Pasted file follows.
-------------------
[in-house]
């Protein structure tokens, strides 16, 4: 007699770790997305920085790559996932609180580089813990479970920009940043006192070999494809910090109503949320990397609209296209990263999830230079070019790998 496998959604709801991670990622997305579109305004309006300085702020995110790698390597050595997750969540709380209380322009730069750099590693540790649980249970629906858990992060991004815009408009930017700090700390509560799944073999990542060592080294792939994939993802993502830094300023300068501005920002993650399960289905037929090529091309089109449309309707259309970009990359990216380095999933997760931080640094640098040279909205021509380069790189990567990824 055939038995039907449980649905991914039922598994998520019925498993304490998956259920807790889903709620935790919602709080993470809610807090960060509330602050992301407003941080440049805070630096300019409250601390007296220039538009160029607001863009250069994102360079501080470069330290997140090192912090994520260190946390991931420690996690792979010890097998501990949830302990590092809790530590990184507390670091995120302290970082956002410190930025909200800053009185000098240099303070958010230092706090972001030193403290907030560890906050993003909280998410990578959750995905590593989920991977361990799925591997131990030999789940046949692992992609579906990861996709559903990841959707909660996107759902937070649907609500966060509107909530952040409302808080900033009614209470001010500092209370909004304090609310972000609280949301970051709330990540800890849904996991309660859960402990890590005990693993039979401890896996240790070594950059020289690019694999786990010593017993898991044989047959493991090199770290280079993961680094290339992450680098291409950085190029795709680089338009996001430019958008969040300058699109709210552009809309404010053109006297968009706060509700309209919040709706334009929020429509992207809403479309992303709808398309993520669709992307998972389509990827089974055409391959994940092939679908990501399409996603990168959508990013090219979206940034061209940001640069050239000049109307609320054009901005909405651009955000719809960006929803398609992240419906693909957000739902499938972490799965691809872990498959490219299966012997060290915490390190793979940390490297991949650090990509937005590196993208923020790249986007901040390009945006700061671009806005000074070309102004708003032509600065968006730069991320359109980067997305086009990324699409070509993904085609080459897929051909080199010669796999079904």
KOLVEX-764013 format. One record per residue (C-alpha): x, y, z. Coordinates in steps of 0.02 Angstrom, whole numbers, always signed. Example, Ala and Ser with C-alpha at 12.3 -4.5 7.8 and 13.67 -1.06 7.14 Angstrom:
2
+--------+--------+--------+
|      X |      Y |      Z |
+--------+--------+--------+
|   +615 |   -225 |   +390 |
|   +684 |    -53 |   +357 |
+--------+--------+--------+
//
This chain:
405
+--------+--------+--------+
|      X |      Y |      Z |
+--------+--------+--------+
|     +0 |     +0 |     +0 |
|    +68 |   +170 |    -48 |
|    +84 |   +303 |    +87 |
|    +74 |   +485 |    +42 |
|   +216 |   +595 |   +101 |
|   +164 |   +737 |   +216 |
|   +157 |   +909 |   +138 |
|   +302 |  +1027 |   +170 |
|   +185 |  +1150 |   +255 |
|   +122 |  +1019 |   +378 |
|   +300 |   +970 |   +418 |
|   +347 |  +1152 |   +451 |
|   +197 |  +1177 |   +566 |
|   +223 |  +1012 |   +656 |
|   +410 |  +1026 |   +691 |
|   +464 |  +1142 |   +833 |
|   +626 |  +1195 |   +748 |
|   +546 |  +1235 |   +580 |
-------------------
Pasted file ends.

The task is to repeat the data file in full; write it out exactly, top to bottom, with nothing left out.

[in-house]
């Protein structure tokens, strides 16, 4: 007699770790997305920085790559996932609180580089813990479970920009940043006192070999494809910090109503949320990397609209296209990263999830230079070019790998 496998959604709801991670990622997305579109305004309006300085702020995110790698390597050595997750969540709380209380322009730069750099590693540790649980249970629906858990992060991004815009408009930017700090700390509560799944073999990542060592080294792939994939993802993502830094300023300068501005920002993650399960289905037929090529091309089109449309309707259309970009990359990216380095999933997760931080640094640098040279909205021509380069790189990567990824 055939038995039907449980649905991914039922598994998520019925498993304490998956259920807790889903709620935790919602709080993470809610807090960060509330602050992301407003941080440049805070630096300019409250601390007296220039538009160029607001863009250069994102360079501080470069330290997140090192912090994520260190946390991931420690996690792979010890097998501990949830302990590092809790530590990184507390670091995120302290970082956002410190930025909200800053009185000098240099303070958010230092706090972001030193403290907030560890906050993003909280998410990578959750995905590593989920991977361990799925591997131990030999789940046949692992992609579906990861996709559903990841959707909660996107759902937070649907609500966060509107909530952040409302808080900033009614209470001010500092209370909004304090609310972000609280949301970051709330990540800890849904996991309660859960402990890590005990693993039979401890896996240790070594950059020289690019694999786990010593017993898991044989047959493991090199770290280079993961680094290339992450680098291409950085190029795709680089338009996001430019958008969040300058699109709210552009809309404010053109006297968009706060509700309209919040709706334009929020429509992207809403479309992303709808398309993520669709992307998972389509990827089974055409391959994940092939679908990501399409996603990168959508990013090219979206940034061209940001640069050239000049109307609320054009901005909405651009955000719809960006929803398609992240419906693909957000739902499938972490799965691809872990498959490219299966012997060290915490390190793979940390490297991949650090990509937005590196993208923020790249986007901040390009945006700061671009806005000074070309102004708003032509600065968006730069991320359109980067997305086009990324699409070509993904085609080459897929051909080199010669796999079904």
KOLVEX-764013 format. One record per residue (C-alpha): x, y, z. Coordinates in steps of 0.02 Angstrom, whole numbers, always signed. Example, Ala and Ser with C-alpha at 12.3 -4.5 7.8 and 13.67 -1.06 7.14 Angstrom:
2
+--------+--------+--------+
|      X |      Y |      Z |
+--------+--------+--------+
|   +615 |   -225 |   +390 |
|   +684 |    -53 |   +357 |
+--------+--------+--------+
//
This chain:
405
+--------+--------+--------+
|      X |      Y |      Z |
+--------+--------+--------+
|     +0 |     +0 |     +0 |
|    +68 |   +170 |    -48 |
|    +84 |   +303 |    +87 |
|    +74 |   +485 |    +42 |
|   +216 |   +595 |   +101 |
|   +164 |   +737 |   +216 |
|   +157 |   +909 |   +138 |
|   +302 |  +1027 |   +170 |
|   +185 |  +1150 |   +255 |
|   +122 |  +1019 |   +378 |
|   +300 |   +970 |   +418 |
|   +347 |  +1152 |   +451 |
|   +197 |  +1177 |   +566 |
|   +223 |  +1012 |   +656 |
|   +410 |  +1026 |   +691 |
|   +464 |  +1142 |   +833 |
|   +626 |  +1195 |   +748 |
|   +546 |  +1235 |   +580 |